Comcast’s Internet Essentials program, a low-cost Internet subscription option available to low-income households, failed to get far off the ground over the last year. The company claims that many low-income households fundamentally misunderstand the nature of the Internet and refused to take advantage of the service, which offers high-speed Internet access for only $9.95 per month.
Comcast says that its goal is to “close the digital divide” by bringing low-income families an affordable way to access the Internet. Early press releases for Internet Essentials described the program as groundbreaking, and Comcast says that 2.3 million families qualify for the $9.95 pricing. Internet Essentials’ annual report to the Federal Communications Commission (FCC) describes it as “the largest and most comprehensive broadband adoption program of its kind.”
However, while subscriptions aren’t exactly dismal, low-income families aren’t signing up as quickly as Comcast had anticipated. The company claims that a widespread ignorance of how the Internet works and what it is might contribute to the low subscription rates.
“[Poor people] think it may be used for Comcast or the government to spy on them” said Internet Essentials’ spokesperson David Cohen, an executive vice president at Comcast.
There are certainly other factors involved, but the overall limited success of the program is not disputable. Comcast only signed up about 100,000 families for Internet Essentials, a small percentage of the qualifying households.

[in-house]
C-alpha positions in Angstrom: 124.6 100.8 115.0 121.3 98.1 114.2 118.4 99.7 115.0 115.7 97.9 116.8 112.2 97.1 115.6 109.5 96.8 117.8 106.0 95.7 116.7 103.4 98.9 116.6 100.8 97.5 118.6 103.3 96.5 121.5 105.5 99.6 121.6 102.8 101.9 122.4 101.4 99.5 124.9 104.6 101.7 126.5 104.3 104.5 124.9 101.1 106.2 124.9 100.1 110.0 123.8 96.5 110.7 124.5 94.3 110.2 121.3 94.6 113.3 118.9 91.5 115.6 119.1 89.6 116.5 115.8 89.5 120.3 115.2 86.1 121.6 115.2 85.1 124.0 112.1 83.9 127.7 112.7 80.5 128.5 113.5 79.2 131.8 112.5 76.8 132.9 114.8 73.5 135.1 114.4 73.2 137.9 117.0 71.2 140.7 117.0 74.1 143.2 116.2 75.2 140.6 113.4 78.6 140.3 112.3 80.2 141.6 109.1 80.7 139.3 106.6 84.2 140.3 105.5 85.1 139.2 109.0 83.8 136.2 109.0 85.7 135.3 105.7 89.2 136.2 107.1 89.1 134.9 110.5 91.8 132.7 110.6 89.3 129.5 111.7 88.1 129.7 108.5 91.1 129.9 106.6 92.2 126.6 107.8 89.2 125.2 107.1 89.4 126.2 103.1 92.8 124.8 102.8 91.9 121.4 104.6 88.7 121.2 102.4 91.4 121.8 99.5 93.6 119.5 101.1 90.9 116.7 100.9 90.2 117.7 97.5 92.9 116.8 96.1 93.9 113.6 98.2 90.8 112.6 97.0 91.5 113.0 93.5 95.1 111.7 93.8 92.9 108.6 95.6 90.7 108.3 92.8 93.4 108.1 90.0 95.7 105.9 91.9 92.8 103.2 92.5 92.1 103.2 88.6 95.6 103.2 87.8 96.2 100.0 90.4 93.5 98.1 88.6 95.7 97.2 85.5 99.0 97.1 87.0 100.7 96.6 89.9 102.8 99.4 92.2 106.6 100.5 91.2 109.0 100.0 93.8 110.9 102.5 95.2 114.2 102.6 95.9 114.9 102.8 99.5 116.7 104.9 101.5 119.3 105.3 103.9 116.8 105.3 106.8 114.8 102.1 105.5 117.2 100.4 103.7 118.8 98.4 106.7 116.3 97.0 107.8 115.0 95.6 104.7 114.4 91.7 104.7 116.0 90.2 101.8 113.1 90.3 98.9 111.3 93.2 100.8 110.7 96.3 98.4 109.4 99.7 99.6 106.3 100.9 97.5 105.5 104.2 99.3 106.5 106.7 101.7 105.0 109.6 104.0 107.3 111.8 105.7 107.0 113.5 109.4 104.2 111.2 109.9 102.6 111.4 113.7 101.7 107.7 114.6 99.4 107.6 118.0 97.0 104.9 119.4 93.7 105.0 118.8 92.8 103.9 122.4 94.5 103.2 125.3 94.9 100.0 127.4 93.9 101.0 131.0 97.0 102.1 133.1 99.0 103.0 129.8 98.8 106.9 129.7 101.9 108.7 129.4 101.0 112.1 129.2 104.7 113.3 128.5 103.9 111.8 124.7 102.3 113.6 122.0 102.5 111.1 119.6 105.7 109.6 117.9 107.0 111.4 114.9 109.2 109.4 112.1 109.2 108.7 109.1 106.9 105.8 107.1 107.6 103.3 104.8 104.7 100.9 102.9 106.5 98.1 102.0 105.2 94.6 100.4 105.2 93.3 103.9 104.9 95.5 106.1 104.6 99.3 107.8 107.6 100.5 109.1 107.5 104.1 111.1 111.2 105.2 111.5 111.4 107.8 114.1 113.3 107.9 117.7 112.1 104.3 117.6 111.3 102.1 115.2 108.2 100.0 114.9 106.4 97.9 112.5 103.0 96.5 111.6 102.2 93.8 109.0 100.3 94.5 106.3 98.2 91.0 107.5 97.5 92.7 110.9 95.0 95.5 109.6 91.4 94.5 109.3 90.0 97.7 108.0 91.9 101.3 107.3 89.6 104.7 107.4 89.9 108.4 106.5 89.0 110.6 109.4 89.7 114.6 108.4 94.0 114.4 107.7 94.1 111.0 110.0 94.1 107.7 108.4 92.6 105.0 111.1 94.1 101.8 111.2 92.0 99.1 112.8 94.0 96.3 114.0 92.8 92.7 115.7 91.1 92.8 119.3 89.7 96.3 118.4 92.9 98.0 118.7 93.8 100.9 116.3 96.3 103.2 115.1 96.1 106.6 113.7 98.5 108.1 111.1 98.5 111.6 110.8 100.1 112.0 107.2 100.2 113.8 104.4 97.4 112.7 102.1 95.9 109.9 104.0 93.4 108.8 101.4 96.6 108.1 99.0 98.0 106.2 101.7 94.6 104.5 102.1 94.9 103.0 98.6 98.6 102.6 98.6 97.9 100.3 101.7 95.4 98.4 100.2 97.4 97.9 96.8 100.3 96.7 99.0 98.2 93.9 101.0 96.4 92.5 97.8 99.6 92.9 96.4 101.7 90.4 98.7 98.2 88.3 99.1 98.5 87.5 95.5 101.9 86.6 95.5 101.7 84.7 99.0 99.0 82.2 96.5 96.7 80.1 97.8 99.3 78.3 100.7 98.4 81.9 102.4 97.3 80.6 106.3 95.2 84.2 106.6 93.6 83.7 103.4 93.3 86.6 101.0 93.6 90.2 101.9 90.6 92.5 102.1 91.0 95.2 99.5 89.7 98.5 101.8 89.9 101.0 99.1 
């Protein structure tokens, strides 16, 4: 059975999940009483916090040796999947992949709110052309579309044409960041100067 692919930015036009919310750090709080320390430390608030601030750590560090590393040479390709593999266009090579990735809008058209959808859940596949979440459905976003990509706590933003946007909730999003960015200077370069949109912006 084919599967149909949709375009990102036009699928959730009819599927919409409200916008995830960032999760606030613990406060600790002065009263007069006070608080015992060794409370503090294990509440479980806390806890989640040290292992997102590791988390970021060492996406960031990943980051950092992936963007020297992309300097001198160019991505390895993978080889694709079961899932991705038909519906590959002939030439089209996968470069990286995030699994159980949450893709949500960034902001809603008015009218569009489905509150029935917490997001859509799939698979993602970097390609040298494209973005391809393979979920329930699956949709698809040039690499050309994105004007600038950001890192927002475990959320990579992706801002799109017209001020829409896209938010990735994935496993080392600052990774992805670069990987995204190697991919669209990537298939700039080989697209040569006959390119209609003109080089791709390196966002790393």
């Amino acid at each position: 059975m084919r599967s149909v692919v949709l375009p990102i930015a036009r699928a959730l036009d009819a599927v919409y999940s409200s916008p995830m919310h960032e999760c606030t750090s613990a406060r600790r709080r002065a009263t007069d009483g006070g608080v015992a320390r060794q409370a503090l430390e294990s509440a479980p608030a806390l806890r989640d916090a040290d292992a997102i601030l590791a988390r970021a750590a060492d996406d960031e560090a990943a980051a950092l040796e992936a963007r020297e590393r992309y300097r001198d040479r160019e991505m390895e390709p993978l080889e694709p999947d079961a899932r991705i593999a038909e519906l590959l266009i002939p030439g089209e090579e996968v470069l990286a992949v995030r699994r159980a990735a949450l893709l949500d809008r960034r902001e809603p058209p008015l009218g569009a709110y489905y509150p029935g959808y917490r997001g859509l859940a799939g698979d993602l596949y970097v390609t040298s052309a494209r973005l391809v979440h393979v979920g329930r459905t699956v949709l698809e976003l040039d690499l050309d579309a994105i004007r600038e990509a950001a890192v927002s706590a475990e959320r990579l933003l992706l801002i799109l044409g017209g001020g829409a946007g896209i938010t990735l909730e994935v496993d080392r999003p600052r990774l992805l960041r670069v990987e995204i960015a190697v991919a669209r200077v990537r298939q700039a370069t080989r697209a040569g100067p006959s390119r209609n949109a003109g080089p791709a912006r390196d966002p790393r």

To qualify, a household needs to have children who qualify for reduced-cost or free school lunches. Current Comcast Internet subscribers are ineligible, so a family can’t quit their plan and sign up at the reduced rate. Households cannot sign up if they have any outstanding bills with Comcast or if they have failed to return any of the company’s Internet or TV service equipment.
To educate Internet Essentials users, Comcast set up an “Internet Learning Center” on the program’s website, www.internetessentials.com. The center contains answers to questions like “what is social media?” and “how do I set up an email account?” The cable giant also offers free Internet training online, in print and in person, and Comcast is even reaching out to educators and civic leaders for help.
The cable company has not indicated that they will suspend or cancel the program. Their annual report states that the Internet Essentials program will continue across “more than 4,000 school districts in 39 states plus the District of Columbia during the 2011-2013 school year,” and that the program will continue until at least the end of the 2013-2014 school year.
Comcast’s report also notes that qualifying families will continue to receive the reduced Internet rate after the program ends as long as they have at least one child in school who qualifies for free or reduced-price lunch.
In addition to cheap broadband access, Internet Essentials offers families access to discounted computers–Acer and Dell is providing computers for $149.99 through the program–and digital literacy training. Internet Essentials’ current standard connection speed is 3 Mbps downstream and 768 Kbps upstream, twice as fast as when the program was launched.
Comcast notes that Internet Essentials may have operational challenges that prevent some families from signing up. To make the program simpler, Comcast created straightforward elgibility rules and offers clear instructions throughout the signup process. The company also offers signup help in English and Spanish, and all Comcast employees train to offer Internet Essentials information and help.
Comcast is pinning its hopes on good educational tools and well-informed employees. The Internet Essentials program certainly offers a major asset to low-income households, but one year into the program, it apparently needs an extra push to become the “groundbreaking” program that Comcast envisioned when the service launched in the summer of 2012.